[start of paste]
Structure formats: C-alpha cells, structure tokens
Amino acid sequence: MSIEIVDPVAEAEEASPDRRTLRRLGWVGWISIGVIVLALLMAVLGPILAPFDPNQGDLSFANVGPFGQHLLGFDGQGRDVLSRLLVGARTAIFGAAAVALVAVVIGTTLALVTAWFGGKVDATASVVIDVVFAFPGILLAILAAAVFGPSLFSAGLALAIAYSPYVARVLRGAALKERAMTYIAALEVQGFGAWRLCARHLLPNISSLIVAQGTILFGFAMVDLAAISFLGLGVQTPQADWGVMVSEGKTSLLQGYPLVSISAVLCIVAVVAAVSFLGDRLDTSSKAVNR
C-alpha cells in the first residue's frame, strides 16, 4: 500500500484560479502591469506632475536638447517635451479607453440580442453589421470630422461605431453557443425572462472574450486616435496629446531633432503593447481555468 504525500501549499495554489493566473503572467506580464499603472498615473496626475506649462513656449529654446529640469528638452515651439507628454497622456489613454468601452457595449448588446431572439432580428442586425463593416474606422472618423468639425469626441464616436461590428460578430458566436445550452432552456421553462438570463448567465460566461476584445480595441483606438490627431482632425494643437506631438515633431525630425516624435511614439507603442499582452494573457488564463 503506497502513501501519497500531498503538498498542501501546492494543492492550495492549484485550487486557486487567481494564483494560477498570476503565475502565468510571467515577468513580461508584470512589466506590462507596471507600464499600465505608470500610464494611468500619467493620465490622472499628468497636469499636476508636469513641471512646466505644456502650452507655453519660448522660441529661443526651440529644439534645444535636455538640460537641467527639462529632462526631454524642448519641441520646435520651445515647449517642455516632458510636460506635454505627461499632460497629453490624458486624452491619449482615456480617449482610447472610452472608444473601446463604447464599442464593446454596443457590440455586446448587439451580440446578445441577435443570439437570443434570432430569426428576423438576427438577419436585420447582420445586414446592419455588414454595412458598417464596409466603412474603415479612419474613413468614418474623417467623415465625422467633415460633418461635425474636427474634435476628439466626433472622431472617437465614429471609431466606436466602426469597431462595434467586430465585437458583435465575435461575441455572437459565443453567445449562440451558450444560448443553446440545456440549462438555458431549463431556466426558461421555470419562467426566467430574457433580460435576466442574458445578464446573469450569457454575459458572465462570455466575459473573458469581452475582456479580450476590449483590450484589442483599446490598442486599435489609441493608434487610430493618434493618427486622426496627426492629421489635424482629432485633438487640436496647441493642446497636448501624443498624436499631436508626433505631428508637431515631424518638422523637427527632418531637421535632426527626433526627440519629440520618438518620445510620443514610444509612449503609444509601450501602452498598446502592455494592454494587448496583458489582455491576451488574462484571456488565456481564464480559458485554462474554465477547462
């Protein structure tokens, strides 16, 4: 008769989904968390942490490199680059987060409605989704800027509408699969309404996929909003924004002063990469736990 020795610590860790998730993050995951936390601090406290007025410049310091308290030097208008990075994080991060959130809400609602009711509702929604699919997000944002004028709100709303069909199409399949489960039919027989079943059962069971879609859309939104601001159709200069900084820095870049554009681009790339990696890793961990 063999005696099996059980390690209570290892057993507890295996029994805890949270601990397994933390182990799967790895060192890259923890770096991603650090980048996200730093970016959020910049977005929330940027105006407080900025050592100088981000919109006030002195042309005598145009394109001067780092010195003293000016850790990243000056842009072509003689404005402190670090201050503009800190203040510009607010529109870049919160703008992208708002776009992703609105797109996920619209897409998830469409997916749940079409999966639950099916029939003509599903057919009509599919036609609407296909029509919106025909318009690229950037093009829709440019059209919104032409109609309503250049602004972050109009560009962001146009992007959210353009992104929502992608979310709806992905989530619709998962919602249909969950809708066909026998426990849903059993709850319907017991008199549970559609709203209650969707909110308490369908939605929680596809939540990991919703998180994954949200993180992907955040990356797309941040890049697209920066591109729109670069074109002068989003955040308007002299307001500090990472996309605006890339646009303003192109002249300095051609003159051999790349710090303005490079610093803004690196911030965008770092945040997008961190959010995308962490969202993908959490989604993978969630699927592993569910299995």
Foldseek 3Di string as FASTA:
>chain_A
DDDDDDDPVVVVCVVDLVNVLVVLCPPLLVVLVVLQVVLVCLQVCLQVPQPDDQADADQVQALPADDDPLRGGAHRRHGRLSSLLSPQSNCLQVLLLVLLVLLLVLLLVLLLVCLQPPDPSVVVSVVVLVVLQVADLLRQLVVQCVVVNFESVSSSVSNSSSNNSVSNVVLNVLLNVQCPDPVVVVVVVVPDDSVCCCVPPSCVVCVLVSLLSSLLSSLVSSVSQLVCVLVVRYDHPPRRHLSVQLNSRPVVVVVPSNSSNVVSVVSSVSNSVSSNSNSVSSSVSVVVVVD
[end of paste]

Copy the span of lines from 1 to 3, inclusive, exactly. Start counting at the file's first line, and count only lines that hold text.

Structure formats: C-alpha cells, structure tokens
Amino acid sequence: MSIEIVDPVAEAEEASPDRRTLRRLGWVGWISIGVIVLALLMAVLGPILAPFDPNQGDLSFANVGPFGQHLLGFDGQGRDVLSRLLVGARTAIFGAAAVALVAVVIGTTLALVTAWFGGKVDATASVVIDVVFAFPGILLAILAAAVFGPSLFSAGLALAIAYSPYVARVLRGAALKERAMTYIAALEVQGFGAWRLCARHLLPNISSLIVAQGTILFGFAMVDLAAISFLGLGVQTPQADWGVMVSEGKTSLLQGYPLVSISAVLCIVAVVAAVSFLGDRLDTSSKAVNR
C-alpha cells in the first residue's frame, strides 16, 4: 500500500484560479502591469506632475536638447517635451479607453440580442453589421470630422461605431453557443425572462472574450486616435496629446531633432503593447481555468 504525500501549499495554489493566473503572467506580464499603472498615473496626475506649462513656449529654446529640469528638452515651439507628454497622456489613454468601452457595449448588446431572439432580428442586425463593416474606422472618423468639425469626441464616436461590428460578430458566436445550452432552456421553462438570463448567465460566461476584445480595441483606438490627431482632425494643437506631438515633431525630425516624435511614439507603442499582452494573457488564463 503506497502513501501519497500531498503538498498542501501546492494543492492550495492549484485550487486557486487567481494564483494560477498570476503565475502565468510571467515577468513580461508584470512589466506590462507596471507600464499600465505608470500610464494611468500619467493620465490622472499628468497636469499636476508636469513641471512646466505644456502650452507655453519660448522660441529661443526651440529644439534645444535636455538640460537641467527639462529632462526631454524642448519641441520646435520651445515647449517642455516632458510636460506635454505627461499632460497629453490624458486624452491619449482615456480617449482610447472610452472608444473601446463604447464599442464593446454596443457590440455586446448587439451580440446578445441577435443570439437570443434570432430569426428576423438576427438577419436585420447582420445586414446592419455588414454595412458598417464596409466603412474603415479612419474613413468614418474623417467623415465625422467633415460633418461635425474636427474634435476628439466626433472622431472617437465614429471609431466606436466602426469597431462595434467586430465585437458583435465575435461575441455572437459565443453567445449562440451558450444560448443553446440545456440549462438555458431549463431556466426558461421555470419562467426566467430574457433580460435576466442574458445578464446573469450569457454575459458572465462570455466575459473573458469581452475582456479580450476590449483590450484589442483599446490598442486599435489609441493608434487610430493618434493618427486622426496627426492629421489635424482629432485633438487640436496647441493642446497636448501624443498624436499631436508626433505631428508637431515631424518638422523637427527632418531637421535632426527626433526627440519629440520618438518620445510620443514610444509612449503609444509601450501602452498598446502592455494592454494587448496583458489582455491576451488574462484571456488565456481564464480559458485554462474554465477547462